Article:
This week me and another blogger were interviewed by The Wall Street Journal for a piece about evite. She wanted to know how we used evite and if we had any "funny" anecdotes about it.
. No. In fact, I said something to the extent of "Well, if you call returning a full keg because people who responded yes to the evite didn't show, funny."
(OK, so she might have thought that funny. I was thinking bummer, mainly.)
I don't know if it's really evite itself that irritates me - as in, do I hate the player or hate the game? (Or some variation of that cliche.) Maybe it's the player. For example, why the hell don't people respond? We can SEE that you've looked at the damn thing, we can SEE that you've looked at it twice, even three times, in fact.
(For the record, allow me to point out that I don't have any evites out there right now. I'm not bitter anymore, thank you very much.)
Slightly less irritating: when people say yes on the evite, and then don't show. Things come up, OK. I get that. But you CAN change your response. In fact, I would think that it would be easier for some people to go in to the evite and repsond NO than make a phone call. (Although a phone call is nicer and somewhat better etiquette.)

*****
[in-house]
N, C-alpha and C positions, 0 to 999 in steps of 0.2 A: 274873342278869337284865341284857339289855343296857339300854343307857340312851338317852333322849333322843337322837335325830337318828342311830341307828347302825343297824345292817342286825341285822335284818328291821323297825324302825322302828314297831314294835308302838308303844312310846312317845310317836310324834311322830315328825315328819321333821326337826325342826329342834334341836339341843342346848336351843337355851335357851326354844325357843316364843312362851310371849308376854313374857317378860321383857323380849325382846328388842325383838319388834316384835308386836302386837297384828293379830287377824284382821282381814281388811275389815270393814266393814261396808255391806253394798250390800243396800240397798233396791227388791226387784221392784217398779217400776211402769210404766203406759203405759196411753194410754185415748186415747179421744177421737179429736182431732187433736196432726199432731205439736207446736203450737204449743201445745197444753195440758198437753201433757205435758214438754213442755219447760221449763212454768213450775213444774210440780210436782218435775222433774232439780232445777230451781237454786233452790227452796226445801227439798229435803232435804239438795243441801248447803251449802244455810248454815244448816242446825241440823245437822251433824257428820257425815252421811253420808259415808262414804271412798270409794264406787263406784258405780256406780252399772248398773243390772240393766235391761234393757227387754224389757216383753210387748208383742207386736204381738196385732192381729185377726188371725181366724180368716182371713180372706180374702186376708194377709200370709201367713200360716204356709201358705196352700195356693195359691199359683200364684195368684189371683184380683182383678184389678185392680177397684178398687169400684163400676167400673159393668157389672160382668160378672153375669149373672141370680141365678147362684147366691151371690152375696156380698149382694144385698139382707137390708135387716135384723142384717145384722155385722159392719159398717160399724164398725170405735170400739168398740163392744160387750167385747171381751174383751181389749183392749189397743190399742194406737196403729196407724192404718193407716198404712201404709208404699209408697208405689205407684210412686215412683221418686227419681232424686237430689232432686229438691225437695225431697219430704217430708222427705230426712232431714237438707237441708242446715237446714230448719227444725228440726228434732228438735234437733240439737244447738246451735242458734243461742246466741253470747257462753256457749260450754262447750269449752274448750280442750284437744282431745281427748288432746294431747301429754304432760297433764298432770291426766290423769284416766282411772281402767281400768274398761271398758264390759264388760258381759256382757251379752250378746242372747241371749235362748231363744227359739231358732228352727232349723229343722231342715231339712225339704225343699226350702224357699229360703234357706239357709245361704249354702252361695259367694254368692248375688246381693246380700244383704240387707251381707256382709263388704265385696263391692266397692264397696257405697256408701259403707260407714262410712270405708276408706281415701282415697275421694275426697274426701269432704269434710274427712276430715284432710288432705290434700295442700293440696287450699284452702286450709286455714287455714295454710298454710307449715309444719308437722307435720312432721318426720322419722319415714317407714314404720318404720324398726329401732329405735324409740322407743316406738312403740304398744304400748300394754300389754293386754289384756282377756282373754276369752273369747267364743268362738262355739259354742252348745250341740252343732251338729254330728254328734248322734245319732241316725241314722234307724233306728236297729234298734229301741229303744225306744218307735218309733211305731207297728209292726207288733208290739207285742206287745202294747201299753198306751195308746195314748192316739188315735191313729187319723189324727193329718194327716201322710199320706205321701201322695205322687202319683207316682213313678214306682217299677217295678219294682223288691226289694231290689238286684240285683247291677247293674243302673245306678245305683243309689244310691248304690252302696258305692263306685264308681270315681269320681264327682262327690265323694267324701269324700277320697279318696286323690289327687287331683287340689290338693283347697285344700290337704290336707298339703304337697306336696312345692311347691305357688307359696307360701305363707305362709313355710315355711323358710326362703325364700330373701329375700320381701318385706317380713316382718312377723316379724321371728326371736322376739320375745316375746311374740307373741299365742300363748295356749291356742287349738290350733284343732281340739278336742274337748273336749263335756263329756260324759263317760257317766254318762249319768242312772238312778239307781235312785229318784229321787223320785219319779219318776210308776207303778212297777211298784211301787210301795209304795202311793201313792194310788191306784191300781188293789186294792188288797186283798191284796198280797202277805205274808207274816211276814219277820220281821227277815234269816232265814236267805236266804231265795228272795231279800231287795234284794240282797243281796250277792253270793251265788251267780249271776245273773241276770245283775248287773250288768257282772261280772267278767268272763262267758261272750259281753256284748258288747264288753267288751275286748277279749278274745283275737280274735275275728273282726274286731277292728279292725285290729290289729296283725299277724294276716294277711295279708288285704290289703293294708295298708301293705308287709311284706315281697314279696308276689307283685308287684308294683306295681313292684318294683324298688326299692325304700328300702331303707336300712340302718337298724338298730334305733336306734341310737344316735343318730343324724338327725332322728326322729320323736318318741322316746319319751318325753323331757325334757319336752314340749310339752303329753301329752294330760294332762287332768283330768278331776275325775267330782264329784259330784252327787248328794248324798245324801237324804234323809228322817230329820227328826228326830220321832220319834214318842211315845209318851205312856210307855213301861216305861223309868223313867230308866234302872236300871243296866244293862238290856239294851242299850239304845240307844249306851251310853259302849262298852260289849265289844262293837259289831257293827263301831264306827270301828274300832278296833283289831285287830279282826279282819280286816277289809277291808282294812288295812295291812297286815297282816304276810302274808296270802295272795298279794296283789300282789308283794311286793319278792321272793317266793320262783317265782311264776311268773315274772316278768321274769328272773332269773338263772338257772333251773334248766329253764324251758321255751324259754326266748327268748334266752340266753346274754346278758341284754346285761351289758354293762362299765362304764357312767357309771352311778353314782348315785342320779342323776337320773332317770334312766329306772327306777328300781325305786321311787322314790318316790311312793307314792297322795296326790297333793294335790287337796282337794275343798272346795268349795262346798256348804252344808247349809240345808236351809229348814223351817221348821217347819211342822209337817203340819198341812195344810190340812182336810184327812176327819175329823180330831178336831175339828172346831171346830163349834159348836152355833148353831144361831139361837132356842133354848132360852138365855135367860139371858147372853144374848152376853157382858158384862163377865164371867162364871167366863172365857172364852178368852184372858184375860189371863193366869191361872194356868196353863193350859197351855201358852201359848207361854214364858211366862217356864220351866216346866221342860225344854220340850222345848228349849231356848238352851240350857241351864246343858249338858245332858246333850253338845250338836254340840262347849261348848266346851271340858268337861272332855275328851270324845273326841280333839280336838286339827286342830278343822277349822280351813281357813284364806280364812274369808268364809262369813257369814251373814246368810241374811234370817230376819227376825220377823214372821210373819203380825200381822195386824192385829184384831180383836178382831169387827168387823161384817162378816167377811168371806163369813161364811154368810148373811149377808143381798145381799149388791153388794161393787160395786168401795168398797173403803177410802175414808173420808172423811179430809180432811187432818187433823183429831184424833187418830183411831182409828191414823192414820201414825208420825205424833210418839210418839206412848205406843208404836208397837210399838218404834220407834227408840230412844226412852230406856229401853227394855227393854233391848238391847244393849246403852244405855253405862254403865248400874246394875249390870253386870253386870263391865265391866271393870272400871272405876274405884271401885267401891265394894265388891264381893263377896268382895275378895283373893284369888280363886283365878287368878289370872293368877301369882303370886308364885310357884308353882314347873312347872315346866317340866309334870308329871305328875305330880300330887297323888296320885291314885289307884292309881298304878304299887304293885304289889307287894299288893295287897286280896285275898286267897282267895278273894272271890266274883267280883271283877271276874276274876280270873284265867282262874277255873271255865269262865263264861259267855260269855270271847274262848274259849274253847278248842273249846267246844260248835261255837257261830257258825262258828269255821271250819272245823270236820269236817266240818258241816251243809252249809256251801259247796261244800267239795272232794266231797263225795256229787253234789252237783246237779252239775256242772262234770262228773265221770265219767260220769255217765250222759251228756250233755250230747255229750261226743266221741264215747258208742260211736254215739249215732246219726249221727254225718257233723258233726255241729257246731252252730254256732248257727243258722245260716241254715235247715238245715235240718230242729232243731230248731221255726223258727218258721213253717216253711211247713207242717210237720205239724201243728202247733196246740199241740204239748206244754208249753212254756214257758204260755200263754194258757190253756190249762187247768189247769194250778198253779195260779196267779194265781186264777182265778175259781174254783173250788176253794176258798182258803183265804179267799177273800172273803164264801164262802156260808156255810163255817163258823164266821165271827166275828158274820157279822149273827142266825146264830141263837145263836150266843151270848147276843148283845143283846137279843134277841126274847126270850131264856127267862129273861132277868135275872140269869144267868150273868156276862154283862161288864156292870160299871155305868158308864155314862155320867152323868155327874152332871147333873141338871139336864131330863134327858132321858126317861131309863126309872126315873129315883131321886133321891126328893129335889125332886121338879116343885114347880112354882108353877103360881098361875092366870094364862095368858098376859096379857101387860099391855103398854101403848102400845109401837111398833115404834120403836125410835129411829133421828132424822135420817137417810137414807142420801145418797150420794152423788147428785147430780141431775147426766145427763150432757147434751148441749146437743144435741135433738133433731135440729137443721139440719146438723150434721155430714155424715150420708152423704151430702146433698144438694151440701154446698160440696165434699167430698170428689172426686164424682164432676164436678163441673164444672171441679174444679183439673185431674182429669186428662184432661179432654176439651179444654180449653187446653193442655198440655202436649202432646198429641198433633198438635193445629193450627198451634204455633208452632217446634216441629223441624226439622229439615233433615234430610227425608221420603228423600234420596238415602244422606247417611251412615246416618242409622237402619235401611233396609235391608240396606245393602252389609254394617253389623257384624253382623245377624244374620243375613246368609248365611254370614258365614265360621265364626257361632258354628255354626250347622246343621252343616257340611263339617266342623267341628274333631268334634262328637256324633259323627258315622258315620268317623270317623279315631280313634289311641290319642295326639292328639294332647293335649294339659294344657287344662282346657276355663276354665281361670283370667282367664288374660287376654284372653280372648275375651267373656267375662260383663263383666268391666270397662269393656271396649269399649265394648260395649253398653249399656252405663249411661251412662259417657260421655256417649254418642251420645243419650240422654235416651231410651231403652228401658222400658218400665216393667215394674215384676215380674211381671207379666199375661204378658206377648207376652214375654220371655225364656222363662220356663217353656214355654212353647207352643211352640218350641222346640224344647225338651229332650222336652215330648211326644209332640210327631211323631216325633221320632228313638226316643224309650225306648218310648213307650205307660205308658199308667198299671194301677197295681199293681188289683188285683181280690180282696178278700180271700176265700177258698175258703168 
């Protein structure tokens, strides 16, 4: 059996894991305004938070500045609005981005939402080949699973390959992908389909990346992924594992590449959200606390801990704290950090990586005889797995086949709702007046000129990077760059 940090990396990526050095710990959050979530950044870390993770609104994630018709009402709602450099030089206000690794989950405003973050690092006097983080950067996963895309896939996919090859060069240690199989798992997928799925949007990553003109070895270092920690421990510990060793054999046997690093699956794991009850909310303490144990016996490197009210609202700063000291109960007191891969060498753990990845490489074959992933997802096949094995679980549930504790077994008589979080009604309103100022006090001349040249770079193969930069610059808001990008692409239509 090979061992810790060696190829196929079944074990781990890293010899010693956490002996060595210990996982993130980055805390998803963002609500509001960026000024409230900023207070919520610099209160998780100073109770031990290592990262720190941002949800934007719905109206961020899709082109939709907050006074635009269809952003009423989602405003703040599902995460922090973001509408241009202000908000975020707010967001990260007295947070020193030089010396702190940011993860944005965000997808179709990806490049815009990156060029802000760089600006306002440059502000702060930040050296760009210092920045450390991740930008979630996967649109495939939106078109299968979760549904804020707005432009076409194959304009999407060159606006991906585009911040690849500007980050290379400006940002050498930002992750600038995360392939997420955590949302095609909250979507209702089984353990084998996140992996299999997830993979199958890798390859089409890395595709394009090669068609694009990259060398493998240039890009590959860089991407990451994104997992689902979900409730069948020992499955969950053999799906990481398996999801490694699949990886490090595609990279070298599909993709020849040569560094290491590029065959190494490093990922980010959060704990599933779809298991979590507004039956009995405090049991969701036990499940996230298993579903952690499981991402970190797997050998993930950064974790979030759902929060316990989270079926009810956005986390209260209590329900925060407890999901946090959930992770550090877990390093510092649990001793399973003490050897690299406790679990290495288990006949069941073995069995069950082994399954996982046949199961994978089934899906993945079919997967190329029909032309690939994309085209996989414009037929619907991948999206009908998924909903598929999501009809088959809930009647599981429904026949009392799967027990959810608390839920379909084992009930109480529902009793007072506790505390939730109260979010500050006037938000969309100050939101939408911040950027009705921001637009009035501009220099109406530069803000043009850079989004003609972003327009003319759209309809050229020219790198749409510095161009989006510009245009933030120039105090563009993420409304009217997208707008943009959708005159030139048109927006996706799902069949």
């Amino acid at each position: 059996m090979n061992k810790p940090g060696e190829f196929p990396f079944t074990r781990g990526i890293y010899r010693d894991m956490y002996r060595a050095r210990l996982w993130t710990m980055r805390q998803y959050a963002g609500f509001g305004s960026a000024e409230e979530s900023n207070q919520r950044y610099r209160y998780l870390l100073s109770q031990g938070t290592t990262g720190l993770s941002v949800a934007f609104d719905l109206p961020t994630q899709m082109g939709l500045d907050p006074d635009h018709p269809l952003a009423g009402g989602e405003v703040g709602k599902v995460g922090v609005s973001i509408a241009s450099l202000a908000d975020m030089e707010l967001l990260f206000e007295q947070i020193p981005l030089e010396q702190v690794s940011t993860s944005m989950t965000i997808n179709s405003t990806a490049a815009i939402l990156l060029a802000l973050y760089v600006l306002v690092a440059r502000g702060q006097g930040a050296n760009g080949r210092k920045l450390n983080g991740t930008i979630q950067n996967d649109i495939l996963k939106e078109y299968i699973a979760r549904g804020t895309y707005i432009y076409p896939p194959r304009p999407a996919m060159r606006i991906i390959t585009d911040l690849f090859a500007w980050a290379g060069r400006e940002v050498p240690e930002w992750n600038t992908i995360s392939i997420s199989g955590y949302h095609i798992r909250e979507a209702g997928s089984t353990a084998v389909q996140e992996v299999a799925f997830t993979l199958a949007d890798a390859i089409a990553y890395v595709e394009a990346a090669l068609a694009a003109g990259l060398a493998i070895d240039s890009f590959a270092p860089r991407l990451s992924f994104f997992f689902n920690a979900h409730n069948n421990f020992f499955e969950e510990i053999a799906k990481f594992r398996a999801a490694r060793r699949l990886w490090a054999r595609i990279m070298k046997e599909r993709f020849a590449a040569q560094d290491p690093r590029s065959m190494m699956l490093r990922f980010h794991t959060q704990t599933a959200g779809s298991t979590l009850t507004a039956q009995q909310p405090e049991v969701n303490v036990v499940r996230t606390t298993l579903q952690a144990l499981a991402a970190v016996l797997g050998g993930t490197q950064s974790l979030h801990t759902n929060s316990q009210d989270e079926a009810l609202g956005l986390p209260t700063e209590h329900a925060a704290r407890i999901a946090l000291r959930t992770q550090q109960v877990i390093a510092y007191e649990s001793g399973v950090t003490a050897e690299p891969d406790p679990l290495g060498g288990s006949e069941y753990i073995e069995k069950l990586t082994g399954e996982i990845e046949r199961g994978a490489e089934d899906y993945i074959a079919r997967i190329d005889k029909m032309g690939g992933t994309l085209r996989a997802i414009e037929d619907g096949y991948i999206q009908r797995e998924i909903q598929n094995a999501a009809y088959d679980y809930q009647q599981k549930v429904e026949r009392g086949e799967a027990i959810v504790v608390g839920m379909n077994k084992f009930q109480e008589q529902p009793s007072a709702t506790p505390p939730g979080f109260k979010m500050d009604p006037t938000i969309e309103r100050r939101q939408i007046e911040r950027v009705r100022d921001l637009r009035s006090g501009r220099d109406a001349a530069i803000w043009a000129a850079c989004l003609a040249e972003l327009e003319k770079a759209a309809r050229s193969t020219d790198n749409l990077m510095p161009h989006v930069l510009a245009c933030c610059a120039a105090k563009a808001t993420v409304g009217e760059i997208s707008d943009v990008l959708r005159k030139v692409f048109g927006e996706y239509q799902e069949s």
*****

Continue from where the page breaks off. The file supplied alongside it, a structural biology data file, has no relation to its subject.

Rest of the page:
Anyway, along these same lines, I just finished I Like You: Hospitality Under The Influence
by Amy Sedaris.
[This book KILLED me. I laughed out loud the whole way through. Best thing I've read in a long long time. Sooooo funny.]
Her book is jokey but it isn't necessarily a joke book
. She truly makes some awesome points about entertaining, one of them being: fucking RSVP to shit, people! (In so many words.) It's insulting to your hostess not to. By "teeter-tottering" you're implying to your hostess that you're waiting to see if something better will come along before you decide. Plus, someone was nice enough to invite you to something, don't you think you should be nice enough to respond, regardless of the fact that you might hate evite?
What do you guys think about evite? What do you like or dislike about it? How is it changing the way we socialize?